So I hope I've convinced you that if you live near there you should quit missing out and go eat it right now!! But if, like me, you are too far away, you can recreate my favorite Symeon's appetizer at home: spiced, crispy-fried eggplant chips, served hot and dipped in creamy tzatsiki. This is a great dish to make between summer and fall- you can still get eggplants from the farmer's market while the getting's good, it's light (tasting!) and great finger food for end of summer parties, and it has warm fall-y spices.
I'm not a health nut per se- I like to make nutritious food, but I believe everything's good in moderation, and that definitely includes butter, sugar and carbs. But fried food is something I rarely eat. The flavor to stomach-havoc-wreaking ratio is usually just not good enough, even with foods I love like fish n chips and potato croquettes. The less often I eat it, the less I can eat before feeling queasy. My two exceptions to the rule are chicken katsu and melitzanes tiganites.
I did not like eggplant until I tried this dish, and it changed my mind in a big way. Yes the crispiness helped, but what's so good is the way the spices complement the eggplant. I have since spent years searching for the recipe, but Symeon's preparation is not the traditional melitzanes tiganites - the secret spices make all the difference.
Symeon's actually sells their spices online now. I can't definitively confirm these are the ones used on their melitzanes tiganites (or their warm, soft pita- *Homer Simpson gurgle*) but they probably are. I haven't ordered them because I achieved success with my home interpretation around the same time I discovered them for sale.
You should prepare the tzatsiki first because you want to eat the eggplant when it's fresh from the frying pan (or, you can skip ahead to slicing and salting the eggplant and prepare the tatziki while it drains.)
This tzatsiki recipe comes from The Complete Book of Greek Cooking by Rena Salaman and Jan Cutler.
one 6-inch piece of cucumber, peeled
7 oz plain Greek yogurt
1 or 2 garlic cloves, crushed (this time I took a shortcut and used garlic paste)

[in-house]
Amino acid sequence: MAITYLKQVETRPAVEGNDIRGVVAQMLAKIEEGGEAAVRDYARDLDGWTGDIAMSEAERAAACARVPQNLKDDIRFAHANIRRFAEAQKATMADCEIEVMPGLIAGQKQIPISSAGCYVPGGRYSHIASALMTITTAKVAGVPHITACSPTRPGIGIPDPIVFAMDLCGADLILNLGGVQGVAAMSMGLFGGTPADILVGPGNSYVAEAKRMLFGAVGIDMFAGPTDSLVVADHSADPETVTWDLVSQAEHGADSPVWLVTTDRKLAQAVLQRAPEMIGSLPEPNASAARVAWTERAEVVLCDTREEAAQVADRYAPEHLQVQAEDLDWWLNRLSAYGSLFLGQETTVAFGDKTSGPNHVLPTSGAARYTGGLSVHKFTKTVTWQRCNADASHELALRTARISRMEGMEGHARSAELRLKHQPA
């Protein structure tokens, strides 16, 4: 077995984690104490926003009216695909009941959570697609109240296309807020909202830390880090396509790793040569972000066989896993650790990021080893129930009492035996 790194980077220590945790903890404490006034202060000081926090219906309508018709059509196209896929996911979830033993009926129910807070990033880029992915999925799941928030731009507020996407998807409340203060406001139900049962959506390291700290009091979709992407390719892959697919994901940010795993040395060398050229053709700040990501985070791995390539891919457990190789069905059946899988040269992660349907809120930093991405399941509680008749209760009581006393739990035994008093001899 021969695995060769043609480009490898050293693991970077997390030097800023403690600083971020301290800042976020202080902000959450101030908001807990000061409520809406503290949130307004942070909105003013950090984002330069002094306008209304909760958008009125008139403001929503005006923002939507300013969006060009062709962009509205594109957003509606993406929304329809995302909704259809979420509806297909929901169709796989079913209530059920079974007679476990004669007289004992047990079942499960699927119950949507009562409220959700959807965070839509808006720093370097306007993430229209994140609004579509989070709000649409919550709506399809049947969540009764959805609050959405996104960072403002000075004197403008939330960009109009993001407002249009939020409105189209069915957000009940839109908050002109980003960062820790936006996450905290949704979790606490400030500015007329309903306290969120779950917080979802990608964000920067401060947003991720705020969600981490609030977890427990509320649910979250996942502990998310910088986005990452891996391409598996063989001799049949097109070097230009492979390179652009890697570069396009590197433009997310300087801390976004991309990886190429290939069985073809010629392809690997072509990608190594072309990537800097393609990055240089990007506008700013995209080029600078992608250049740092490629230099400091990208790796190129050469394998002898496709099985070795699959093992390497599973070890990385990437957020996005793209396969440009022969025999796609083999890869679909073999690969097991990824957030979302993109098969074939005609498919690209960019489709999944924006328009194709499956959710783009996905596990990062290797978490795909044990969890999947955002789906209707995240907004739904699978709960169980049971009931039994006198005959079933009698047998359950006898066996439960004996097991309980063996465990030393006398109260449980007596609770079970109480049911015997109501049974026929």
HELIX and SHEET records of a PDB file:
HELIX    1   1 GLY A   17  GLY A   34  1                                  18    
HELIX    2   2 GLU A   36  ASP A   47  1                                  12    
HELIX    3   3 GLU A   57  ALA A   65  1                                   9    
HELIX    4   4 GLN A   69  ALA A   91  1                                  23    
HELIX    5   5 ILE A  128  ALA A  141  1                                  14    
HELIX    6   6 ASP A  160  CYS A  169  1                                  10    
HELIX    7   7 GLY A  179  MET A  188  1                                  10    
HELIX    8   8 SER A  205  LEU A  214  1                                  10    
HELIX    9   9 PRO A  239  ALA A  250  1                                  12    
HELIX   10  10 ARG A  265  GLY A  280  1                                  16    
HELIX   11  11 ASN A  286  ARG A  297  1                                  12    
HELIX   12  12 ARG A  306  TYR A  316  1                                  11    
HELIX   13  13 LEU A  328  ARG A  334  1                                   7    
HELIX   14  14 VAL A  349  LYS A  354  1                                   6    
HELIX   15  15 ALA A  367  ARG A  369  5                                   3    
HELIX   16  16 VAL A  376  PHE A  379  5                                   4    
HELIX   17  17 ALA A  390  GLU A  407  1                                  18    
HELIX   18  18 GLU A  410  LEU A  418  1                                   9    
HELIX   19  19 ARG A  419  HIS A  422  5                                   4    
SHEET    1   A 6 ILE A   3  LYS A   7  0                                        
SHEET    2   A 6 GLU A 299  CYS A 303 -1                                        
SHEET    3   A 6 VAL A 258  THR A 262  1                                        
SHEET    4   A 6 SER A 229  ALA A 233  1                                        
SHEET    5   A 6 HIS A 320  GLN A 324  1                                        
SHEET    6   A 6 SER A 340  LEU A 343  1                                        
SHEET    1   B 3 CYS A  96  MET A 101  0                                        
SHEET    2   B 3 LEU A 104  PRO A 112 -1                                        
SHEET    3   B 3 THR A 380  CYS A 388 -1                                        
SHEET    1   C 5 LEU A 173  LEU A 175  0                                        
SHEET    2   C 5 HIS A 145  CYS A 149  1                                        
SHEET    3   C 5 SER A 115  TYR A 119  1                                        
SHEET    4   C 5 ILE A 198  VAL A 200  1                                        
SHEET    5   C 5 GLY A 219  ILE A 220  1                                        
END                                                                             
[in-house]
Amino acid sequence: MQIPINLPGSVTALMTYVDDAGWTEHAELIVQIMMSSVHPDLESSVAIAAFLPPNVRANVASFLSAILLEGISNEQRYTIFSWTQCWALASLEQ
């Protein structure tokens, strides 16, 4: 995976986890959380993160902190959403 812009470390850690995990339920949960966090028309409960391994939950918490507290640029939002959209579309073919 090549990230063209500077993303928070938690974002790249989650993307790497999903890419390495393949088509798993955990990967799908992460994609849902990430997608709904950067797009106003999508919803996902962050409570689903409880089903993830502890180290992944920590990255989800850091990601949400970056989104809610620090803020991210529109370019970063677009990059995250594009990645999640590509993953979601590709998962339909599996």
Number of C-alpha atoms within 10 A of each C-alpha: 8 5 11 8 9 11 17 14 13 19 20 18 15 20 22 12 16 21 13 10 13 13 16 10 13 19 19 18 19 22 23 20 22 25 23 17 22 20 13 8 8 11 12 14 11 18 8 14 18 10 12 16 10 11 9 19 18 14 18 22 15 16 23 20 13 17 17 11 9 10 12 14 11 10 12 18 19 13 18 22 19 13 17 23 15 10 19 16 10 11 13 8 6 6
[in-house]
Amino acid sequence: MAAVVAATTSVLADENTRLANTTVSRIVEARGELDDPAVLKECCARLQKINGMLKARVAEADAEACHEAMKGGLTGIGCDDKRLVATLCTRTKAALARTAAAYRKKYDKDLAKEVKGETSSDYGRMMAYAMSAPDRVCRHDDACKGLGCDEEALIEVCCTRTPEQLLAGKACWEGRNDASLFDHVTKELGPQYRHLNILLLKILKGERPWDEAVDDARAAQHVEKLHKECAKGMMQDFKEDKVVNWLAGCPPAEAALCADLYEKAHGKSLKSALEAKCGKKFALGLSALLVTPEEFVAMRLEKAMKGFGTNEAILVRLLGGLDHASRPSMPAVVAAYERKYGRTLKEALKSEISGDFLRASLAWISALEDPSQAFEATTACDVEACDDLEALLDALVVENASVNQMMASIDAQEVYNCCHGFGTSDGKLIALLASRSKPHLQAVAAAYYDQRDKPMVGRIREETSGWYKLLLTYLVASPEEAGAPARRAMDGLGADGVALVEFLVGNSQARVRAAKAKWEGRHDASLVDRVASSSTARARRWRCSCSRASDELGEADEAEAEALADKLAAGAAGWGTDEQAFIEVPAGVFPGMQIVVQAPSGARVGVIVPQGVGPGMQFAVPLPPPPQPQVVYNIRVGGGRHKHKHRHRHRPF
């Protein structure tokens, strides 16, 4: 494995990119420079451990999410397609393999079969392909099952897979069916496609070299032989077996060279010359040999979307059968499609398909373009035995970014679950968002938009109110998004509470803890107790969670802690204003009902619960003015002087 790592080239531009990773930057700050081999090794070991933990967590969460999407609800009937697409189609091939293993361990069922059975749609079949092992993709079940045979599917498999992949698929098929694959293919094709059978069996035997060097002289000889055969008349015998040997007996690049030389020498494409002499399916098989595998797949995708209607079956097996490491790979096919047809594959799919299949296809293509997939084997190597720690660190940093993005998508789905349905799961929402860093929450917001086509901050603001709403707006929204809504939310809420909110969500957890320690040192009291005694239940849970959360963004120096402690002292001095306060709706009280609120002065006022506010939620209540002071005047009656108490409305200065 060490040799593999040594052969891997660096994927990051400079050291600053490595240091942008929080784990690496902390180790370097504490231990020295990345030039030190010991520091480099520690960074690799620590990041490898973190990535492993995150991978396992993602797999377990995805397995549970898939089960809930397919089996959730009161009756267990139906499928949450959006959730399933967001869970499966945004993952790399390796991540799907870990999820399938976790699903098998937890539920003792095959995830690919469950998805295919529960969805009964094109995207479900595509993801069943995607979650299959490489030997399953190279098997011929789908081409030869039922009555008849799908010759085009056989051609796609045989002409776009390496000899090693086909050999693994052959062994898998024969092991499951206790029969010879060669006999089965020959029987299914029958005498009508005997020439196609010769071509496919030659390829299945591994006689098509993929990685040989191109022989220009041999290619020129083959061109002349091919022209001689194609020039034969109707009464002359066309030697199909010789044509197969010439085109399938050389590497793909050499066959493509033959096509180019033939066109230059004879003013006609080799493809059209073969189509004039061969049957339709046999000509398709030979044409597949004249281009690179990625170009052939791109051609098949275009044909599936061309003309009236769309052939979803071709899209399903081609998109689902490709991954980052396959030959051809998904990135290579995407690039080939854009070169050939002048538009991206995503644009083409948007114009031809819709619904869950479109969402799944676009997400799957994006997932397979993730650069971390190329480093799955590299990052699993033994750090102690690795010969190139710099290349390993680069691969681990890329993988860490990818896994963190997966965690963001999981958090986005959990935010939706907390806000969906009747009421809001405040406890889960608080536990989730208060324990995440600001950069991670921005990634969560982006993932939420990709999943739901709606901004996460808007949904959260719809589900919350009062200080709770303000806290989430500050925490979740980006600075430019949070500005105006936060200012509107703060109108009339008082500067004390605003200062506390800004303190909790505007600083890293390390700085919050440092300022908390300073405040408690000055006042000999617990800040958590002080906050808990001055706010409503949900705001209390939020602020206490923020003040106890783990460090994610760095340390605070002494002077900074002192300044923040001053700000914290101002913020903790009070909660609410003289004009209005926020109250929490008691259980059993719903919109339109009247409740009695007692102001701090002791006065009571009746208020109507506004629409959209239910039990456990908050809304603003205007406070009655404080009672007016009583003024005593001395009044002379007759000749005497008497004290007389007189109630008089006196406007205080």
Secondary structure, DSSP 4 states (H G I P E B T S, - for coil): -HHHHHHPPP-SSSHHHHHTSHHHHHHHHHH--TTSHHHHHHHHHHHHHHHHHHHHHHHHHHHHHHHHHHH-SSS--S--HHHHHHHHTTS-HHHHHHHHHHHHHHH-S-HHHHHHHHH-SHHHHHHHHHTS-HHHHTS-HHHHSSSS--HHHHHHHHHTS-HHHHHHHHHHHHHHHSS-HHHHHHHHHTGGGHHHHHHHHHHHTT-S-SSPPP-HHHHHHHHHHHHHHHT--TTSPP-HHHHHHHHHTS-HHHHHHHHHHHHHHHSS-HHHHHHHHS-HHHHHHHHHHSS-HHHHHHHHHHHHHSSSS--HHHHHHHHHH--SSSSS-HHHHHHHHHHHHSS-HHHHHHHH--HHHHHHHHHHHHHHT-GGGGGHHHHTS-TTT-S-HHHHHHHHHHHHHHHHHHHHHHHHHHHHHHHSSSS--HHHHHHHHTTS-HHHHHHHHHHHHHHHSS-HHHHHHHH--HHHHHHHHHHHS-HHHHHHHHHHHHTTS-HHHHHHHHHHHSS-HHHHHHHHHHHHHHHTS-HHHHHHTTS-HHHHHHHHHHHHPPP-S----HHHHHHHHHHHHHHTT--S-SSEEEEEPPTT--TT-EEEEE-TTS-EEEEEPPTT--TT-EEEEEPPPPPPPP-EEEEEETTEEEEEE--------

1 tbsp extra virgin olive oil
2 tbsp thinly sliced fresh mint leaves, plus extra for garnish (I have also used dill, depending on my mood)
salt to taste (can't beat a sea salt grinder)
You'll see I have 0% fat yogurt here because it's the easiest to find... but I HIGHLY recommend full-fat for maximum deliciousness. I think Fage is by far the best brand you can get in the US, its only equal being Whole Foods' 365 brand, but for some reason they don't always carry it around here.
|(I'm making a double recipe in these pictures)|
To prepare: Peel the cucumber, grate it coarsely into a colander, and press out most of the liquid. Add the cucumber to the yogurt with the garlic, olive oil and mint. Stir in salt to taste, cover and chill.
A word of caution about the crushed garlic- add it a little at a time, stirring and tasting, because too much can give it quite a bite.
On to the Melitzanes Tiganites:
I generally make this spice blend by the witch's brew method - a dash of this, a pinch of that, a big heaping spoonful of the other thing - but I've tried to nail down the proportions here. Of course, you can always adjust to what tastes best.
1-1/2 tsp oregano
1 tsp cinnamon
1/2 tsp thyme
1/2 tsp parsley
1/2 tsp garlic powder
1/4 tsp allspice
1/4 tsp onion salt
Mix all spices together and grind in a mortar and pestle or pulse in a food processor to break up the larger leaf pieces. Set aside.
for the batter, simply mix:
1 cup cold water
1 cup all purpose flour
For frying: I recommend safflower oil. It's less heavy than most frying oils, has a high smoke point, and I find it makes for a lighter, less greasy tasting final product than vegetable oil. I also use safflower for baking cakes and breads, and maybe I'm crazy but it seems to improve the texture over veggie oil. It's not cheap though, so veggie oil will always do in a pinch.
|I sliced these a little thick- still came out good though!|
About 40 minutes before you're going to fry, slice up your eggplant as thin as you can and, if necessary, cut down the slices to the desired size. Lay the slices out and sprinkle salt over them to draw out some of the water, then stack them up in a colander and let drain for about 30 minutes. I have one of those pasta strainers that hooks onto the faucet which is really convenient for this. Before removing them from the colander, press down and try to squeeze out as much liquid as you can. I also try to squeeze liquid from each piece with a paper towel before dunking in the batter- the less water on the surface, the better the batter sticks; the less water inside, the crispier it gets!
Heat enough oil to submerge slices in a deep frying pan on high for a minute or two. Dunk eggplant slices in the batter and immediately transfer to the pan. Flip after a minute or so with a pair of tongs.
Now you're set to dig into the tzatsiki and enjoy! I have found that, as with many fried foods, there is just no good way to reheat these- I could not coax them back to crispiness in the toaster oven once it had been lost. So make sure you can eat everything you make!